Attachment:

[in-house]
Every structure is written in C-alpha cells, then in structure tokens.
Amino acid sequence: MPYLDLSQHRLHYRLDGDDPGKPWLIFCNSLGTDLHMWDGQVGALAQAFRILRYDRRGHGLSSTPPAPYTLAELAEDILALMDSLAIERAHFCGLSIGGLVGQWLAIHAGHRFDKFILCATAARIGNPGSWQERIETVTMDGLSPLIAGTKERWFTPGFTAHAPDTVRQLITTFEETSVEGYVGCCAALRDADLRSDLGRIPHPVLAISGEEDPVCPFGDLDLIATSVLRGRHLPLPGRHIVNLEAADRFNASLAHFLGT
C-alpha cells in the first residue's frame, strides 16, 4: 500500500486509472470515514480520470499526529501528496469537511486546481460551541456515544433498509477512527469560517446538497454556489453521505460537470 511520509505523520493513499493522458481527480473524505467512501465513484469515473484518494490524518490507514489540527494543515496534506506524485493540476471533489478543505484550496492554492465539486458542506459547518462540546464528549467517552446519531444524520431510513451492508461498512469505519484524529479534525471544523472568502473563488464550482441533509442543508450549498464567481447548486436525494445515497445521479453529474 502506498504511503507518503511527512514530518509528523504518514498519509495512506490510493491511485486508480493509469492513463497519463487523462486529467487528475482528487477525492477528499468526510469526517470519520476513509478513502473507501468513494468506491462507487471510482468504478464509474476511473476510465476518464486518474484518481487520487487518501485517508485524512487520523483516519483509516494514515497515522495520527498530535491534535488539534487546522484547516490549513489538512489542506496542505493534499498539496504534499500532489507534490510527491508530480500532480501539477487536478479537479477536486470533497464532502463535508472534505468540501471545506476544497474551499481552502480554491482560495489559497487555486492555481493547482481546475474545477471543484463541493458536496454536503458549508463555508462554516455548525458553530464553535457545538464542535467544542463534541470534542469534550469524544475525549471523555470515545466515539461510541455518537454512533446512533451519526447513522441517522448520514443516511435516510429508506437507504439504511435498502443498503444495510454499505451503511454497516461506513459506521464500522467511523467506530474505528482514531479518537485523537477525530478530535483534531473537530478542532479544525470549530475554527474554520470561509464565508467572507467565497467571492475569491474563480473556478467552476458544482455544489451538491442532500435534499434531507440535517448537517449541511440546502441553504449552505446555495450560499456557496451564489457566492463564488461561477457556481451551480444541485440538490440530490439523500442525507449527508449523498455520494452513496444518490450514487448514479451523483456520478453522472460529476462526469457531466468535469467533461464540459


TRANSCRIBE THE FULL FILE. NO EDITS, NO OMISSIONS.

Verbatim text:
[in-house]
Every structure is written in C-alpha cells, then in structure tokens.
Amino acid sequence: MPYLDLSQHRLHYRLDGDDPGKPWLIFCNSLGTDLHMWDGQVGALAQAFRILRYDRRGHGLSSTPPAPYTLAELAEDILALMDSLAIERAHFCGLSIGGLVGQWLAIHAGHRFDKFILCATAARIGNPGSWQERIETVTMDGLSPLIAGTKERWFTPGFTAHAPDTVRQLITTFEETSVEGYVGCCAALRDADLRSDLGRIPHPVLAISGEEDPVCPFGDLDLIATSVLRGRHLPLPGRHIVNLEAADRFNASLAHFLGT
C-alpha cells in the first residue's frame, strides 16, 4: 500500500486509472470515514480520470499526529501528496469537511486546481460551541456515544433498509477512527469560517446538497454556489453521505460537470 511520509505523520493513499493522458481527480473524505467512501465513484469515473484518494490524518490507514489540527494543515496534506506524485493540476471533489478543505484550496492554492465539486458542506459547518462540546464528549467517552446519531444524520431510513451492508461498512469505519484524529479534525471544523472568502473563488464550482441533509442543508450549498464567481447548486436525494445515497445521479453529474 502506498504511503507518503511527512514530518509528523504518514498519509495512506490510493491511485486508480493509469492513463497519463487523462486529467487528475482528487477525492477528499468526510469526517470519520476513509478513502473507501468513494468506491462507487471510482468504478464509474476511473476510465476518464486518474484518481487520487487518501485517508485524512487520523483516519483509516494514515497515522495520527498530535491534535488539534487546522484547516490549513489538512489542506496542505493534499498539496504534499500532489507534490510527491508530480500532480501539477487536478479537479477536486470533497464532502463535508472534505468540501471545506476544497474551499481552502480554491482560495489559497487555486492555481493547482481546475474545477471543484463541493458536496454536503458549508463555508462554516455548525458553530464553535457545538464542535467544542463534541470534542469534550469524544475525549471523555470515545466515539461510541455518537454512533446512533451519526447513522441517522448520514443516511435516510429508506437507504439504511435498502443498503444495510454499505451503511454497516461506513459506521464500522467511523467506530474505528482514531479518537485523537477525530478530535483534531473537530478542532479544525470549530475554527474554520470561509464565508467572507467565497467571492475569491474563480473556478467552476458544482455544489451538491442532500435534499434531507440535517448537517449541511440546502441553504449552505446555495450560499456557496451564489457566492463564488461561477457556481451551480444541485440538490440530490439523500442525507449527508449523498455520494452513496444518490450514487448514479451523483456520478453522472460529476462526469457531466468535469467533461464540459